Suddenly now, we can become sensitive to the causes of our thoughts and feelings when before we couldn’t tell why we wanted coffee or decided to spend a lot of time practising martial arts. How can we now realise that our bad mood has been caused by low blood sugar levels, when before we couldn’t even trust ourselves to identify the motivating reasons for how we spent a large chunk of our leisure time? Not only can we identify low blood sugar as the precise cause of our bad mood now, but we can also seemingly decide to counteract it with a bite of food (that is the implication of what Harris says, though he doesn’t explicitly say it). First Harris asks us to completely surrender to the idea that our actions are caused by factors we can’t be conscious of, now he tells us we can choose to take a bite of food, so that we don’t take our bad mood out on others. Not only can we suddenly make choices, but we can steer an entire intelligent course through our lives. Claiming that it is all a quaint paradox, doesn’t make it any less contradictory.
And then when he talks about the criminal justice system and moral responsibility, things continue to be a little bit self-contradictory. He wants to sell us the benefits of giving up our notion of free will, whilst persuading us that we can still keep hold of our ideas about moral responsibility and our custom of imprisoning people for crimes.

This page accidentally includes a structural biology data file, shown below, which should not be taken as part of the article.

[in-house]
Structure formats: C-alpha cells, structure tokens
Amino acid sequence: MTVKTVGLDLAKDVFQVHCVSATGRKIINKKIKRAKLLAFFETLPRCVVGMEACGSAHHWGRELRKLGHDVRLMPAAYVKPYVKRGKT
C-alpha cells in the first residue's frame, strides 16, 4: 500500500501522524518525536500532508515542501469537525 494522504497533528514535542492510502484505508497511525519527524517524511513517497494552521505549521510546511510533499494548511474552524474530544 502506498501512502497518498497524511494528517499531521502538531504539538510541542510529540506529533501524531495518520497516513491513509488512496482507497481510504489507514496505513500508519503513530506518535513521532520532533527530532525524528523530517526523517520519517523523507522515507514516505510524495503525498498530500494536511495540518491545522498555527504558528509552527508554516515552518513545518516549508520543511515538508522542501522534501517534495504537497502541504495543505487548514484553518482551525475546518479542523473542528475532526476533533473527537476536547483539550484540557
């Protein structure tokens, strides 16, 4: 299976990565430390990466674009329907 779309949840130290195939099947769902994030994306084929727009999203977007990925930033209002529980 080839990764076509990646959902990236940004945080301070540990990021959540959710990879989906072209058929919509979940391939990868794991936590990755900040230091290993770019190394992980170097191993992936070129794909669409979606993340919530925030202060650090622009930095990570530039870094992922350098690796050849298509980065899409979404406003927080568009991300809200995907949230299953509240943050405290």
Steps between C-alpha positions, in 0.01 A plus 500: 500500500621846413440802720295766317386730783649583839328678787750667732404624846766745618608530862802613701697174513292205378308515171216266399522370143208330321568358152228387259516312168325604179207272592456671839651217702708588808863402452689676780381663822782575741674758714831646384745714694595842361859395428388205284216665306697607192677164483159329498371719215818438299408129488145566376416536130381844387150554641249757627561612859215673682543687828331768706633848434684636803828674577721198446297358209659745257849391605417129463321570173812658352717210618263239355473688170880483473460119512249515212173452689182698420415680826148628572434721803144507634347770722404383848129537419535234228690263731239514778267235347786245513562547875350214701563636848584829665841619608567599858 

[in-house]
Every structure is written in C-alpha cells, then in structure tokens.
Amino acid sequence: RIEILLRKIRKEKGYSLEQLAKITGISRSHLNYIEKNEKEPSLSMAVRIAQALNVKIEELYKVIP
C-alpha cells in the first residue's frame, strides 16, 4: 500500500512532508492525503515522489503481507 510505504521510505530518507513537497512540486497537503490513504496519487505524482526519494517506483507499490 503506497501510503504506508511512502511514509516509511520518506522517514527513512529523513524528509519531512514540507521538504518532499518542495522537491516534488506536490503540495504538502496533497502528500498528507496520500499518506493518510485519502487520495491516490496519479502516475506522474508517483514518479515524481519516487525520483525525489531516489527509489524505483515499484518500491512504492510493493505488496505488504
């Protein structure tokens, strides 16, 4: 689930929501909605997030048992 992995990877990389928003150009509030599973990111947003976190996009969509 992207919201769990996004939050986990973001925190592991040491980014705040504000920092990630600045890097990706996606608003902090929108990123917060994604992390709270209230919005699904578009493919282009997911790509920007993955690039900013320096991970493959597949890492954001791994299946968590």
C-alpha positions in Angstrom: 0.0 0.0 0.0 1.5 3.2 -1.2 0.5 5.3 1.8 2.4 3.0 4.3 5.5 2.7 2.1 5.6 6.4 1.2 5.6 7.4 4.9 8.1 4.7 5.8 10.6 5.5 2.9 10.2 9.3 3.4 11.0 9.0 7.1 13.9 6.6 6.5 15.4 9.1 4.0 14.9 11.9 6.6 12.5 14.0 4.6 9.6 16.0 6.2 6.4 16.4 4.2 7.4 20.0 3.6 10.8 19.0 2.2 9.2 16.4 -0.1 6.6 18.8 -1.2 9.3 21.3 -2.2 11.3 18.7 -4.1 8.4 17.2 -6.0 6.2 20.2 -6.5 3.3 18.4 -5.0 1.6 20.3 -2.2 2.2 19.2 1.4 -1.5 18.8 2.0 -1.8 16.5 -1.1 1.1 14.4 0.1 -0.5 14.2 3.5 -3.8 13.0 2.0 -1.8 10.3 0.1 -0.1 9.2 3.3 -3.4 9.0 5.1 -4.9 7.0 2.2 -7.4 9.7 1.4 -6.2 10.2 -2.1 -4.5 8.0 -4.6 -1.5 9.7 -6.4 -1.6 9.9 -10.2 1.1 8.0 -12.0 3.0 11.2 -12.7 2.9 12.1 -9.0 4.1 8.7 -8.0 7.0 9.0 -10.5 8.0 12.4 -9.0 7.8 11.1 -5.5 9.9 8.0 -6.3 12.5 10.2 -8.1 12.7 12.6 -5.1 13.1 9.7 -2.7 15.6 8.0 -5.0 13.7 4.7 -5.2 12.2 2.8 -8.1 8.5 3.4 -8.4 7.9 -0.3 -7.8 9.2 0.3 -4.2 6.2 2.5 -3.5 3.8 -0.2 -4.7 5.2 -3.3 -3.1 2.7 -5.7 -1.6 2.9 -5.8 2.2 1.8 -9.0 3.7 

Some of the things he says about this are:
“What we condemn most in another person is the conscious intention to do harm.”
“Degrees of guilt can still be judged by reference to the facts of a case: the personality of the accused, his prior offenses, his patterns of association with others, his use of intoxicants, his confessed motives with regard to the victim, etc. If a person’s actions seem to have been entirely out of character, this might influence our view of the risk he now poses to others. If the accused appears unrepentant and eager to kill again, we need entertain no notions of free will to consider him a danger to society.”